Rite Of The Maypole - An Unruly Procession - (6:48) 60 BPM
Invocation Of A Midsummer Reverie - (9:03) 61 BPM
The Liminal Space - (5:11) 59 BPM
Review: Children of Alice aren't exactly new to the scene. The outfit had appeared on the enigmatic Folklore Tapes back in 2013, but have since fallen silent. It's impressive that their follow-up happens to be a full-blown album on the mighty Warp dynasty, and particularly for being as intriguing and mesmerizing as it is. The name behind the trio moniker is a homage to Trish Keenan, who was influential in the movie adaptation of Jonathan Miller's Alice In Wonderland, back in the 60s. This album is as varied and granular as the film itself, taking inspiration from neo-classical, noise, drone, ambient, but always managing to retain a clear rhythmic thread throughout its many oddities and wayward paths. It'll appeal across the spectrum, and should surely mark the beginning of a fruitful era for the band. 5 stars.
Review: With 30 tracks to choose, there's no faulting the value for money on offer with this latest Salsoul collection, but a note of caution should perhaps be sounded: if you've only just discovered Salsoul and are doing some exploring, then this isn't the best collection to start with, because most of the label's best-loved tunes already featured on Volume 1, back in 2017. That potential commercial weakness is also, however, the album's greatest strength, because it's the more obscure cuts that will be of most interest to long-term fans... and there are plenty of both! With a mixture of ACTUAL original mixes plus a few contemporary rerubs from the likes of Dave Lee and Danny Krivit, this is a worthwhile and rewarding addition to the ever-growing roster of Salsoul comps.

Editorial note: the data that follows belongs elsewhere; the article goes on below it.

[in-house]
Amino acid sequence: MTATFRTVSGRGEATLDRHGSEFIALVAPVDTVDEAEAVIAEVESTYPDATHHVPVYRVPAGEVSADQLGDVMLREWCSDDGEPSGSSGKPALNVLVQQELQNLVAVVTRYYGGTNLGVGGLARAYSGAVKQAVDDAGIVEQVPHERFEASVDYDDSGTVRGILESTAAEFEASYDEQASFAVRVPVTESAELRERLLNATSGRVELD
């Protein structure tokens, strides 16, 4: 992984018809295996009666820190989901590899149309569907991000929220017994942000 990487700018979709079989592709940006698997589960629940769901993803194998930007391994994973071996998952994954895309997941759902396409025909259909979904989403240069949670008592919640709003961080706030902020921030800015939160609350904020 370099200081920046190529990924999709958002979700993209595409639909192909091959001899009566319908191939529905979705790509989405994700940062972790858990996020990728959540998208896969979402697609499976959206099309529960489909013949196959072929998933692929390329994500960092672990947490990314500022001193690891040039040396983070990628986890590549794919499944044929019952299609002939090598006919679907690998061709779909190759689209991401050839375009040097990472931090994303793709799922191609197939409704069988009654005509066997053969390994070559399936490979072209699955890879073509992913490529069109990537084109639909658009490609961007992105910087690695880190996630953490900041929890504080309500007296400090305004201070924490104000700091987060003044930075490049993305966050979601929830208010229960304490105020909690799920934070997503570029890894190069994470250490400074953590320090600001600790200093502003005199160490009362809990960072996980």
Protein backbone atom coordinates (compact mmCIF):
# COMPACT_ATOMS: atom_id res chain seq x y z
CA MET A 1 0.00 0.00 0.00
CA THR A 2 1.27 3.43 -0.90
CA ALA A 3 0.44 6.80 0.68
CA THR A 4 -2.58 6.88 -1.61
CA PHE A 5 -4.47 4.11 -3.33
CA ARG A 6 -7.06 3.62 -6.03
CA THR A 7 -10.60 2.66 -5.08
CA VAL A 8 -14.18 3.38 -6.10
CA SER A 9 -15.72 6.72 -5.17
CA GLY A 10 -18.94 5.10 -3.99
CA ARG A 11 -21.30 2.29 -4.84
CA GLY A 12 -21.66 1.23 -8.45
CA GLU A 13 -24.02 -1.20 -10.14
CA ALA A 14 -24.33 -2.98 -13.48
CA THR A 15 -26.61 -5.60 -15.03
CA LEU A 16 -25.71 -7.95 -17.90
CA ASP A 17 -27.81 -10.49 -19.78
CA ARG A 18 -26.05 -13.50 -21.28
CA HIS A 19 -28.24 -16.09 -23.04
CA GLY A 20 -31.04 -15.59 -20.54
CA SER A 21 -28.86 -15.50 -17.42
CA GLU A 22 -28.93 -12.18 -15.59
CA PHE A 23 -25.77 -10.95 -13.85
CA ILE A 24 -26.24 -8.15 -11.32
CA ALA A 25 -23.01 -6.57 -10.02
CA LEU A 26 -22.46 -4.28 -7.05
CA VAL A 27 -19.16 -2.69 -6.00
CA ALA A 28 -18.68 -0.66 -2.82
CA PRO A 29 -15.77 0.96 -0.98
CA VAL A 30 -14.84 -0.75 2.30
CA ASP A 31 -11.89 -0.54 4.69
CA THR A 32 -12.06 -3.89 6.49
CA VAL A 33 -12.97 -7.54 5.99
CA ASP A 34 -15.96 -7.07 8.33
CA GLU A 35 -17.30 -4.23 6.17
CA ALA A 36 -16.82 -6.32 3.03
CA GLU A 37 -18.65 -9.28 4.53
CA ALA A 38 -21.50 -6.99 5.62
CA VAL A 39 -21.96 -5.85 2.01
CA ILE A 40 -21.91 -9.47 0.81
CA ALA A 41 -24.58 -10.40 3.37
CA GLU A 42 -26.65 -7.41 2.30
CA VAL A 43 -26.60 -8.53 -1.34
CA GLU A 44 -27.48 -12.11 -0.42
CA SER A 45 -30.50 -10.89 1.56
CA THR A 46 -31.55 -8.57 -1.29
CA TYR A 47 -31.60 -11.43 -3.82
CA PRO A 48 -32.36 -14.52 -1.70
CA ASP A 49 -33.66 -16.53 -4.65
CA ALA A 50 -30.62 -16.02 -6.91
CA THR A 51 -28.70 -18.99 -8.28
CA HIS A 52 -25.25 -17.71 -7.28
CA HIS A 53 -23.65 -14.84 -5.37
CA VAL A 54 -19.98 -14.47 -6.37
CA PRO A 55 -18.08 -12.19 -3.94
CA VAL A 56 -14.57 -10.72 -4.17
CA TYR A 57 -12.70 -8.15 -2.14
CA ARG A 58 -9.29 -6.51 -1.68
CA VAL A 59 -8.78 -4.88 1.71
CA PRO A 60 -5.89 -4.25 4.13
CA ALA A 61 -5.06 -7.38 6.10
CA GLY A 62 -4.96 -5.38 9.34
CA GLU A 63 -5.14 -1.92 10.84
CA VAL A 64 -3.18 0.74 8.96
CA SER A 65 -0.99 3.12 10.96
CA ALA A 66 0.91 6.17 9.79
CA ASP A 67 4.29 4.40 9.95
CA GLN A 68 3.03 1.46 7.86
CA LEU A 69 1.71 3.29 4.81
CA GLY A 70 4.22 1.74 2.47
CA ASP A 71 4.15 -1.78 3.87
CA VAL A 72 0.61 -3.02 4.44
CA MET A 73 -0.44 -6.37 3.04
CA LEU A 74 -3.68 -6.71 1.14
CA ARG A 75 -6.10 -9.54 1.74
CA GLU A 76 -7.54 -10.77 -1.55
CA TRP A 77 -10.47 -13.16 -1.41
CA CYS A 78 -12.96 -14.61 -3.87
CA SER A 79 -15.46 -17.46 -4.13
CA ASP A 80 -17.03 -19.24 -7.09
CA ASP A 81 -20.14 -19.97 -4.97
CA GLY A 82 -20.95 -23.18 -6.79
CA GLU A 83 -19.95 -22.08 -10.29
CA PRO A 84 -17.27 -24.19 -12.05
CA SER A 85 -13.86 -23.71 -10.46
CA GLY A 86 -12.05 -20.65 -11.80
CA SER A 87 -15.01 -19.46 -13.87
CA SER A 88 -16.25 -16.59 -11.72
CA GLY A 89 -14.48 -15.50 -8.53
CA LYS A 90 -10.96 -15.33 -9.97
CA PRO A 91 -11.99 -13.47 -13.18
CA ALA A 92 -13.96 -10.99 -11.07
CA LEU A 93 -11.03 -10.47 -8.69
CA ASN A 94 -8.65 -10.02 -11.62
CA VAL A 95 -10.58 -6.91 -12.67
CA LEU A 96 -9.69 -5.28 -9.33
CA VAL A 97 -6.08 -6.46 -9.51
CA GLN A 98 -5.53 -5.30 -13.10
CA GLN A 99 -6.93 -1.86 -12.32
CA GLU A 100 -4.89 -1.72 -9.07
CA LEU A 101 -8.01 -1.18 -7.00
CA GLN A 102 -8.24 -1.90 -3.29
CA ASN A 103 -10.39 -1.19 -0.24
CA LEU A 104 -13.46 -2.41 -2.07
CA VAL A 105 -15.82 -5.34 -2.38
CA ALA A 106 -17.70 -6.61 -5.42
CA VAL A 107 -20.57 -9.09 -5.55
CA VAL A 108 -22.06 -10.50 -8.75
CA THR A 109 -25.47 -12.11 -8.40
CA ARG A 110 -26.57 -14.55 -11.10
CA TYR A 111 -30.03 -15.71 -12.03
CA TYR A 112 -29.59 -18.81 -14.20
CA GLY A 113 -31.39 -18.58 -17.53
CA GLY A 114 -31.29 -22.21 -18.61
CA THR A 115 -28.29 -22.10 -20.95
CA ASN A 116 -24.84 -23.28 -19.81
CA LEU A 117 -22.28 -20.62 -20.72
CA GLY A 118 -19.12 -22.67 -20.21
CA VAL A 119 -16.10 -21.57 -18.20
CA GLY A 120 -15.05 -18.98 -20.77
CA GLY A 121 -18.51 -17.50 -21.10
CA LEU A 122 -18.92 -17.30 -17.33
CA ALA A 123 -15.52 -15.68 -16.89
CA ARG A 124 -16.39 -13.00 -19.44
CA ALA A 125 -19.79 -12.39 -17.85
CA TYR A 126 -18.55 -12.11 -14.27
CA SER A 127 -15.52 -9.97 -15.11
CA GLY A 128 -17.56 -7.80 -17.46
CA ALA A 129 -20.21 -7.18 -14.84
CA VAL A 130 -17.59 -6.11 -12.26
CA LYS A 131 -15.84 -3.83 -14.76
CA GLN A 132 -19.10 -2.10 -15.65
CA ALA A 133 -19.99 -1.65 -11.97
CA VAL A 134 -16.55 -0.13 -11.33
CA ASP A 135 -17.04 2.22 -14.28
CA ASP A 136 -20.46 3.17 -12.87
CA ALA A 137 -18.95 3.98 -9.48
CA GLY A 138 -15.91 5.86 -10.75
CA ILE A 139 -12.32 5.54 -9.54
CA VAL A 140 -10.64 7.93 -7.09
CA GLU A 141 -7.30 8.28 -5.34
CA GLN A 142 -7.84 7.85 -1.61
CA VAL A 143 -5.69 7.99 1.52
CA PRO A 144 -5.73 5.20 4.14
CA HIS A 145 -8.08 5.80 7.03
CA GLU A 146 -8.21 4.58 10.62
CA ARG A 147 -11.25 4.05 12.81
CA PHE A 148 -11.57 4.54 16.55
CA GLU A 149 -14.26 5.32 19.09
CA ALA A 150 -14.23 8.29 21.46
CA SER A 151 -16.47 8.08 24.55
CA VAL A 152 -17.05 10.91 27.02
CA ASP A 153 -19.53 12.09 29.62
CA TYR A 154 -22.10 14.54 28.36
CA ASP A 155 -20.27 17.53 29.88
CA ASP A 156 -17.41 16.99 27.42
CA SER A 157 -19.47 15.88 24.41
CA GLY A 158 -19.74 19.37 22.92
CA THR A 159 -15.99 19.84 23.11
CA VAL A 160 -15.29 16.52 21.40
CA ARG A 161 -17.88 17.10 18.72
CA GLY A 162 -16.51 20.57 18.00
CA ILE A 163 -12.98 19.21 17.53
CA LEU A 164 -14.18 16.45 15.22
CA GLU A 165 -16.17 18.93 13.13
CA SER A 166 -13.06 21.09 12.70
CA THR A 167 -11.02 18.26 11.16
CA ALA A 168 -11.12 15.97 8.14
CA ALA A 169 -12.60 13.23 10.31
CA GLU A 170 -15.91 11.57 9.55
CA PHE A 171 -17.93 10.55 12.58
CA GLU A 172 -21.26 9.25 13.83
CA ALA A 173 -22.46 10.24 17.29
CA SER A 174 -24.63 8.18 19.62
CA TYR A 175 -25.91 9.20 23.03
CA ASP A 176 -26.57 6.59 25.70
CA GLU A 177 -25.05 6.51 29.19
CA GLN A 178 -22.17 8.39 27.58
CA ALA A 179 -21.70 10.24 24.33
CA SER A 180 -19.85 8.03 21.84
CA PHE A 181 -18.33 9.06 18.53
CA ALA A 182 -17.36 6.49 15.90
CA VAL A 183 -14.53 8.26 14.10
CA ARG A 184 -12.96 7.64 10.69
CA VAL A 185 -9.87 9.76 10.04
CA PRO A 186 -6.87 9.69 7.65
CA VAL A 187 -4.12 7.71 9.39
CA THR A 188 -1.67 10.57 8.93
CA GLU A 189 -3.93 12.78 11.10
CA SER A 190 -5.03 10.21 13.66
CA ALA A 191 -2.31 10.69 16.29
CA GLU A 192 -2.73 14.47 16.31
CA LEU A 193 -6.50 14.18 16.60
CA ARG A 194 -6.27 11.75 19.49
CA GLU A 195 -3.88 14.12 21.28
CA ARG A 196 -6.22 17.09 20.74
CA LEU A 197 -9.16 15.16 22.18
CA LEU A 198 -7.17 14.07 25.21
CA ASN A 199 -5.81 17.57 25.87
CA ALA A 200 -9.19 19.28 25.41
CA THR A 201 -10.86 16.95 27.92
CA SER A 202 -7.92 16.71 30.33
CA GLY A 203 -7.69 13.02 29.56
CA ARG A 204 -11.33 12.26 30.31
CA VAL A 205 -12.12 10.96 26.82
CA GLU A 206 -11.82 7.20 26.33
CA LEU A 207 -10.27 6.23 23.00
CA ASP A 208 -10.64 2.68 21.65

Review: Danny Wolfers' restless productivity knows no bounds. Not content with dropping stone cold 12" singles at a furious rate, he's delivered yet another Legowelt album to Creme Organization. Pleasingly, Crystal Cult 2080 (so called because he used a homemade crystal compressor and dusty second hand Roland JV2080- synthesizer throughout the recording process) is up to his usual high standards. There are few surprises - we should all know what we're getting by now - but plenty of reasons to be cheerful, from the fuzzy new age electronica of "The Future of Myself" and muddy Detroit futurism of "Fundamental Superstition", to the tropical pagan mysticism of "Ancient Rites Demoni Mundi" and warped acid of the feverish title track.